PUFF THE MAGIC AIRBAG
There’s been an upsurge in deaths on motorcycles in recent years. Though more research is needed to determine exactly why, we do know that sales to Baby Boomers—particularly to people in their 40s and 50s—have taken off in the last 10 years. Some are riding for the first time, others getting back in the “saddle” again. Studies seem to suggest that some don’t believe in wearing helmets, overestimate their skill level or indulge in alcohol. Heavyweight custom vehicles also tend to be overrepresented in fatal accidents.
There’s no reason most people shouldn’t be able to avoid a majority of the collisions. With better tires and brakes, better suspension and handling, as well as other helpful technological advances, motorcycles are safer than they were five or 10 years ago.
In recent years, Honda has introduced combined (or linked) brakes on scooters and the GoldWing touring bikes. These systems combine front and rear brakes, which help those riders who are overly conservative when using their front brakes, for fear of going over the handle bars. Though that’s unlikely, by relying mostly on rear brakes, they tap only 30 percent to 40 percent of their braking potential. So combined brakes afford more stopping power. Antilock brakes, also available on Gold Wing top models, help with traction, shorten stopping distances, keep bikes balanced on turns, and are great for riding in rain or snow.
Admittedly, a car does offer you a lot of protective external hardware that motorcycles can’t, yet the latter have acceleration and braking capabilities that only upper-end cars can match. Motorcycles also have unique accident-avoidance benefits. Given their slim profiles, if they get caught between a car and the curb, for instance, they can probably squeeze through, but if you’re in that same situation in a car, you probably won’t be so lucky.
My sense is that more people are riding motorcycles and scooters as gas prices rise. What I see as I go back and forth to work in Southern California, is more people commuting on motorcycles, which were initially bought for recreational use only.
Some drivers I pass are on our GoldWing, which comes in four classes, with airbags available only in the highest-end model, which retails for around $25,000. For the airbag to work optimally, the accident impact needs to happen within a limited angle. Whether it deploys and how well it protects, also depends on if the object being struck is moving. If you have to get hit, a 90-degree angle is the “ideal” for maximum protection. But there are situations in which an airbag is not going to help you at all, for example if the rider and motorcycle go under a vehicle, or are hit in a side-swipe motion.
Since we introduced the airbag in 2007, there are three deployments that we know of—one in Europe, two in the US. Two of those riders benefited from the airbag, the third, side swiped from the rear, did not. (Although that person did live.) In the latter case, the person was hit at a 75-degree angle from the left, when it pulled out in front of a car. The airbag deployed coincidentally.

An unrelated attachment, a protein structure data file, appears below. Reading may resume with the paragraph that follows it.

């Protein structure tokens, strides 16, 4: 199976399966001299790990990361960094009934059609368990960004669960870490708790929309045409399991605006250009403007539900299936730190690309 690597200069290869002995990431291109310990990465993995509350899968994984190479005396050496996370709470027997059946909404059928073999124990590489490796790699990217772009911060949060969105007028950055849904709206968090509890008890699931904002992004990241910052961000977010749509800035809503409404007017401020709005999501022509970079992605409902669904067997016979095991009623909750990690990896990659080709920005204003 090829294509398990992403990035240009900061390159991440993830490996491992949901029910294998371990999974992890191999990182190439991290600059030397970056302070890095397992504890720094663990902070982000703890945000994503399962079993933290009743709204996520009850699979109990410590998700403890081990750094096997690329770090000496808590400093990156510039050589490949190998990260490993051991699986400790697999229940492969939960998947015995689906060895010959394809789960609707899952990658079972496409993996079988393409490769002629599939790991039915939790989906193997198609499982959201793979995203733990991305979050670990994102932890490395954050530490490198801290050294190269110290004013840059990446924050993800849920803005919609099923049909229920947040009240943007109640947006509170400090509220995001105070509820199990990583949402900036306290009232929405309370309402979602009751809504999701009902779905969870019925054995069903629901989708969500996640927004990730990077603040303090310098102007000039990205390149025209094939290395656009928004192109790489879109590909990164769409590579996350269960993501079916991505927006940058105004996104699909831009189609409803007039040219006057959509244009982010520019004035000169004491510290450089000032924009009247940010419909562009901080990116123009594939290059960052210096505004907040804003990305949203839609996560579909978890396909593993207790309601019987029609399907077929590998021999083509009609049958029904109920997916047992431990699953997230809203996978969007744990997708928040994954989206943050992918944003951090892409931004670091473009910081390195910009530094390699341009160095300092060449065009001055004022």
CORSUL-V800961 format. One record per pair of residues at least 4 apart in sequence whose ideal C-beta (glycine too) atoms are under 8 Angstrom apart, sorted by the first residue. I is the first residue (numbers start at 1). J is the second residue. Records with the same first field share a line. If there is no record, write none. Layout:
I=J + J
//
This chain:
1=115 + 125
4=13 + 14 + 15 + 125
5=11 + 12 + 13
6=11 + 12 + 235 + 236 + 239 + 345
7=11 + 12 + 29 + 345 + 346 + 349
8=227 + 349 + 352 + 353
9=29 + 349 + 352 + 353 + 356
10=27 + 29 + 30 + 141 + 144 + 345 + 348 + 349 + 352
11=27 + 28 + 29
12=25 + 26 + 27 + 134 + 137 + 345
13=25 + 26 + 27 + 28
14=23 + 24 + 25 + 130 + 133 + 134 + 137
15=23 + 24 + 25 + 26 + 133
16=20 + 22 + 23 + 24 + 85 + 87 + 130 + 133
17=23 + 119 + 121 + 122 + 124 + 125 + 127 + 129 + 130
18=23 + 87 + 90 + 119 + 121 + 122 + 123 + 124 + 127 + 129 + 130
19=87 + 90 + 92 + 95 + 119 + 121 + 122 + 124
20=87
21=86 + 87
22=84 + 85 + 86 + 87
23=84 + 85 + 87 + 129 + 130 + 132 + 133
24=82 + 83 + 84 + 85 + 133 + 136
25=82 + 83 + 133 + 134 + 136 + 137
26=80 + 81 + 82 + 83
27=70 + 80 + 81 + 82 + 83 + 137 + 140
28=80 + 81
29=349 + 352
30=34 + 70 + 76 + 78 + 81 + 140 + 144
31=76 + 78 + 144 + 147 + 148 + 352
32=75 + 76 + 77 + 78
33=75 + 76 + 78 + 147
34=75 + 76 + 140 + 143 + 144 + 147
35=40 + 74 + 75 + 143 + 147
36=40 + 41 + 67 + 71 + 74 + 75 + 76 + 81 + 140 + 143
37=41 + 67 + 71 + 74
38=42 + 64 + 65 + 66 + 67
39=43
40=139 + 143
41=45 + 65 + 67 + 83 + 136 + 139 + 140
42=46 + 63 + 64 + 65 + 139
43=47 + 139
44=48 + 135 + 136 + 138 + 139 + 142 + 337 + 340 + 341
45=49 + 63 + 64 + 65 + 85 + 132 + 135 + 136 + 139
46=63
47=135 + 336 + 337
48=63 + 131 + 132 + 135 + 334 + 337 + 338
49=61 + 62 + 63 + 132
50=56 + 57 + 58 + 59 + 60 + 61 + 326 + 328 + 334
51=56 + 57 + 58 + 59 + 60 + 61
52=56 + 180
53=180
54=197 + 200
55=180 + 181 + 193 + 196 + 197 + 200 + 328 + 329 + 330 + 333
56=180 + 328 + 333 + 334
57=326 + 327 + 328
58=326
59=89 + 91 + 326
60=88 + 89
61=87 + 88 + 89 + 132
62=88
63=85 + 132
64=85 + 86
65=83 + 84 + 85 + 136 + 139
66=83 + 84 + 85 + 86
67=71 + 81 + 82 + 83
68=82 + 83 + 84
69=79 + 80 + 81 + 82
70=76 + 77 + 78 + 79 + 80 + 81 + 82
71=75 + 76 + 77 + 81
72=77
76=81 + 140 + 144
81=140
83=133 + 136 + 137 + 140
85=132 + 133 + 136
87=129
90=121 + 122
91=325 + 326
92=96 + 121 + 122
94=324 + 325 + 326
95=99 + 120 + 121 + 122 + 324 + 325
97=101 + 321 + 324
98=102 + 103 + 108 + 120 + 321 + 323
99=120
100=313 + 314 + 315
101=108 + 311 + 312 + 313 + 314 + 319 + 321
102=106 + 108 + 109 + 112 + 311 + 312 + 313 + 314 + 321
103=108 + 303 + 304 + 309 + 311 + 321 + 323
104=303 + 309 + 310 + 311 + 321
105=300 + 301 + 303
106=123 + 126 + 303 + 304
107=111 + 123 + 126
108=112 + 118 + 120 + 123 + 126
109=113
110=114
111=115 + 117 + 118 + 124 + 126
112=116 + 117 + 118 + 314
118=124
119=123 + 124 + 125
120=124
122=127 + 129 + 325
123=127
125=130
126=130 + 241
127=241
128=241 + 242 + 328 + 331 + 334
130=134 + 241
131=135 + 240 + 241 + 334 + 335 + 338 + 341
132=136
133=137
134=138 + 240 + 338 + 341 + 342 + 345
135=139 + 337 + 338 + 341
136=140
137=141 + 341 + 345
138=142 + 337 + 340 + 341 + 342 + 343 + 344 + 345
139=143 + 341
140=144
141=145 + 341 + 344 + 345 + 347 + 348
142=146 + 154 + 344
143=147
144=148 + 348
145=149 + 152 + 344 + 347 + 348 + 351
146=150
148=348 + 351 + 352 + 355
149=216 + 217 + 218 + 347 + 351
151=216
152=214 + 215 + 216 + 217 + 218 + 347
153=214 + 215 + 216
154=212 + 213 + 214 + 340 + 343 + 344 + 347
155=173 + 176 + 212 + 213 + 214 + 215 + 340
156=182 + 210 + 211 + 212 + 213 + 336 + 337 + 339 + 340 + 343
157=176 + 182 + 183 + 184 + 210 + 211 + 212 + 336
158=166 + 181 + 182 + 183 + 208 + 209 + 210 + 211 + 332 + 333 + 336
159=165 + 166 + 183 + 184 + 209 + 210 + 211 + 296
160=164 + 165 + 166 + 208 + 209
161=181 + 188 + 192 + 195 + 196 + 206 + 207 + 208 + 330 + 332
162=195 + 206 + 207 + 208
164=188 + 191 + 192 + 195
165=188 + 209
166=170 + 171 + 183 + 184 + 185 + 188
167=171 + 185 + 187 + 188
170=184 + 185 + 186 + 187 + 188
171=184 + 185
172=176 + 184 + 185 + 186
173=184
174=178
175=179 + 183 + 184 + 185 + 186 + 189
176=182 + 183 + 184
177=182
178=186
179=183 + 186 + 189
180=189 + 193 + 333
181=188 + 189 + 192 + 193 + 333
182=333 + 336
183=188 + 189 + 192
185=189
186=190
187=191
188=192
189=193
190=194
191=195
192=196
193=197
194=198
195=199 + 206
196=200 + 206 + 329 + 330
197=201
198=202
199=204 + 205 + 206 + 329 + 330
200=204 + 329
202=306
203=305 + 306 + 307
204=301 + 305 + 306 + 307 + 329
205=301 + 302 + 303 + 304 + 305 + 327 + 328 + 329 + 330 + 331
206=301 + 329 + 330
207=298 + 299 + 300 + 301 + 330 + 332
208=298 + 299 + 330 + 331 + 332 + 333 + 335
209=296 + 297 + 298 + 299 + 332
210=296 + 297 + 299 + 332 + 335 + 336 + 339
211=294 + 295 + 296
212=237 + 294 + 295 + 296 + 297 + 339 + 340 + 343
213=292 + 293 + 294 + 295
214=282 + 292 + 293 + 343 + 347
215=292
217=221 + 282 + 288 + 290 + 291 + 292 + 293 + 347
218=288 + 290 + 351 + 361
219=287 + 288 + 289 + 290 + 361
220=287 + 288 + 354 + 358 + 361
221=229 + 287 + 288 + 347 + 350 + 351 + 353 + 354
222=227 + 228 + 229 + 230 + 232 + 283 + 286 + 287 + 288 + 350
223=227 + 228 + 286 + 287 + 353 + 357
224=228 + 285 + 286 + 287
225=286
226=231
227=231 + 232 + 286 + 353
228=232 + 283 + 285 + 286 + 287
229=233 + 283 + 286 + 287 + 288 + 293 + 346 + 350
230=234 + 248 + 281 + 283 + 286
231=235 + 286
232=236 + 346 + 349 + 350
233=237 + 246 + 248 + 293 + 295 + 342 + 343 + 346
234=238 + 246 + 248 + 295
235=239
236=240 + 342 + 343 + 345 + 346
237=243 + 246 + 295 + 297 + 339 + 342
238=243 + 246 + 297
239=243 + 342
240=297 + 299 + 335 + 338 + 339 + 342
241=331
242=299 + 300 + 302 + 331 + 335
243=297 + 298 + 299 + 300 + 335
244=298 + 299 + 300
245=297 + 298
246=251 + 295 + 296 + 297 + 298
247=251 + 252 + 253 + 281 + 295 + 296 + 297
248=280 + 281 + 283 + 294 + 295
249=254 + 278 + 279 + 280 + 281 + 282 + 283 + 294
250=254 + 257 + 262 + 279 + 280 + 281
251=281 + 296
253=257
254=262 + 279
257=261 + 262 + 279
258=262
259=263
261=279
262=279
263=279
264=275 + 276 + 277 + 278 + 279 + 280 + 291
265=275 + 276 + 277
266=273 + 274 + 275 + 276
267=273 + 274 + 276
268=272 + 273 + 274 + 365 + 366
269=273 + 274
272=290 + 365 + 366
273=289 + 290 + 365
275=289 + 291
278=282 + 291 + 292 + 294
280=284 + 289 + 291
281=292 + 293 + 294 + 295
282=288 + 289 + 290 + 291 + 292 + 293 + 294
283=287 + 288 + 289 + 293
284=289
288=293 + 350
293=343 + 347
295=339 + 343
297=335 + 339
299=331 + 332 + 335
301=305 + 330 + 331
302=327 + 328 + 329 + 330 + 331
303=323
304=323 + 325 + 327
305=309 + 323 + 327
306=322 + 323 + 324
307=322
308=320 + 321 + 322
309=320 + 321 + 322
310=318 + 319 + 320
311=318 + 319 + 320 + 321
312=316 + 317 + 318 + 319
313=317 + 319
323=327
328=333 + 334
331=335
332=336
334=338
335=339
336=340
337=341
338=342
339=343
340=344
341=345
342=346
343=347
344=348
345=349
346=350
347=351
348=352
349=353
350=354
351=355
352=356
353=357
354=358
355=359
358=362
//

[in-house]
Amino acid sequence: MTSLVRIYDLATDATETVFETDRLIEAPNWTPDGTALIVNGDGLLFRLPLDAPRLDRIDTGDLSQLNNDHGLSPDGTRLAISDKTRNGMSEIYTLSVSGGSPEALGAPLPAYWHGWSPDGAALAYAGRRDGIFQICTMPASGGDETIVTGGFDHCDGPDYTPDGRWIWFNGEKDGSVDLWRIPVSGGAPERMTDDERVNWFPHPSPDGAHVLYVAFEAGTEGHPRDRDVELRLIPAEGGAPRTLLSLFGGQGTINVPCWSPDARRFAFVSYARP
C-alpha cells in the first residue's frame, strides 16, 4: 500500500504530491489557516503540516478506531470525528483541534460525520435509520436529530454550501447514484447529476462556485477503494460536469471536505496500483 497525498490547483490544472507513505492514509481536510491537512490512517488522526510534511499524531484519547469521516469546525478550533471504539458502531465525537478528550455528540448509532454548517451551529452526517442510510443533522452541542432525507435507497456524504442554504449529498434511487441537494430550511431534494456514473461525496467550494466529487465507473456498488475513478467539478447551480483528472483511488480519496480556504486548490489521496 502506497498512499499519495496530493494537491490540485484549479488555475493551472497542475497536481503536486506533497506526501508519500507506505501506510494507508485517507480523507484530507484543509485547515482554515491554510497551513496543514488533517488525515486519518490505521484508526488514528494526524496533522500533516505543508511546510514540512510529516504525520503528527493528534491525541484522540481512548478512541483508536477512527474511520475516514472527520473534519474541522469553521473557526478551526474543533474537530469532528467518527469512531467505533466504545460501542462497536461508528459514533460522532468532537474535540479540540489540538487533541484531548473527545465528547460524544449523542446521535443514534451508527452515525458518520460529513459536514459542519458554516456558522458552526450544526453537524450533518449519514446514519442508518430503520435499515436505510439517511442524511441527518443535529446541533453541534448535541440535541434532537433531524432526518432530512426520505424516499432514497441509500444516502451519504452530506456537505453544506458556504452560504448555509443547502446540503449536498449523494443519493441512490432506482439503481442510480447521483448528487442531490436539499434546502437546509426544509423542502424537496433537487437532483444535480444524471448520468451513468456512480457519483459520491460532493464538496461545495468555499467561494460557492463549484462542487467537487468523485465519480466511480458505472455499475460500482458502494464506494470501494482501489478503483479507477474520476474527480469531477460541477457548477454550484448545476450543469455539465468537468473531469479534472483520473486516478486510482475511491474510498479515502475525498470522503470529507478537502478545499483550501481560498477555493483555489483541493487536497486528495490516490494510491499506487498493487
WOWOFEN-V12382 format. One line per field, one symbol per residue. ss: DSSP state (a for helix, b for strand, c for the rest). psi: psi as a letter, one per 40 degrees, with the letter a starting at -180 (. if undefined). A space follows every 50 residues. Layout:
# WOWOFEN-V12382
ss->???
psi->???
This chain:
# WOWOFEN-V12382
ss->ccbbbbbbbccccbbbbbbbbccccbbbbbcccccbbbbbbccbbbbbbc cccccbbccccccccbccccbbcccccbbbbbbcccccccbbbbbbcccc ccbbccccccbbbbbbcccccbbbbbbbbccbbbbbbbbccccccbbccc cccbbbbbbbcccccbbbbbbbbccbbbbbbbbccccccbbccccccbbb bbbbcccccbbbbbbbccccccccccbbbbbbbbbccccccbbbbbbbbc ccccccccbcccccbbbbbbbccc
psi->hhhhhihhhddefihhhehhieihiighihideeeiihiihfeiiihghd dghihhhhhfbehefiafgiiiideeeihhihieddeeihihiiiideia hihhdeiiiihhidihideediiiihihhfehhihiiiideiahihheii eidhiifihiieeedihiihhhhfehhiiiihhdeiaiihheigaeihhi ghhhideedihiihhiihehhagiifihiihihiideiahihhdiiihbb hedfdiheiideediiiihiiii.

We consider the airbag to be the third layer of protection. The first is the vehicle’s accident-avoidance mechanism: good brakes, good handling, good feedback from the controls, a good rider-position layout and good tires. The second is the rider’s skill and training, which entails driving and thinking defensively. There’s also protection in the form of equipment: leather boots, leather gloves, leather jacket. Products made out of incredibly durable Kevlar material, also have high abrasion-resistance, but you may slide further than you’d like.
In one of the instances where our airbag deployed and the rider benefited, the gentleman was not wearing a helmet, jacket, boots or gloves when he went down. Though he walked away without a scratch, we strongly advise against having so little physical protection, because you could be hit by another vehicle, run over radiator fluid and slide or lose traction riding over gravel. Not getting hurt is also key to enjoying your vehicle. I imagine that we, and possibly others, will introduce airbags to more products in the future, but the market will ultimately decide. So far there haven’t been many deployments, so there are not a lot of people walking into a shop and saying my next bike will have an airbag, because I know three people whose lives they’ve saved.
While we do plan on putting airbags in other models, it isn’t practical to put it in every motorcycle. A touring bike is the easiest and most logical, since a rider racks up lots of miles, is exposed to more traffic and rides upright. There are also lots of places to store an airbag on a touring vehicle. On a super sport motorcycle, for instance, your chest would be directly over the airbag, so we’d have to figure out a different place to put it and have it still do the job we intended.
I’ve been riding since 1967. I’m also an off-roader, which requires periodic “soil sampling.” Though I can’t comment on them professionally, some of the new safety equipment has me quite fascinated, such as inflatable jackets, or these foams that you can put on that conform to your body shape. If you push on them slowly, they’ll deform, but hit them with a hammer or sharp instrument and they’re quite hard. I’ve gotten bruised, banged and beat up, so I’m exploring all the protection I can get.
When I got married 13 years ago, my wife to be, Sheri, and I rode up to our wedding at South Coast Plaza on GoldWings. She was on a white one as a passenger driven by my friend and coworker, and I arrived on a black one. Then she and I rode into the sunset-or something like that—on my black Gold Wing. Sheri is also a motorcycle enthusiast. On the professional side, I’ve worked in the motorcycle division at Honda for 34 years. It’s been a good ride.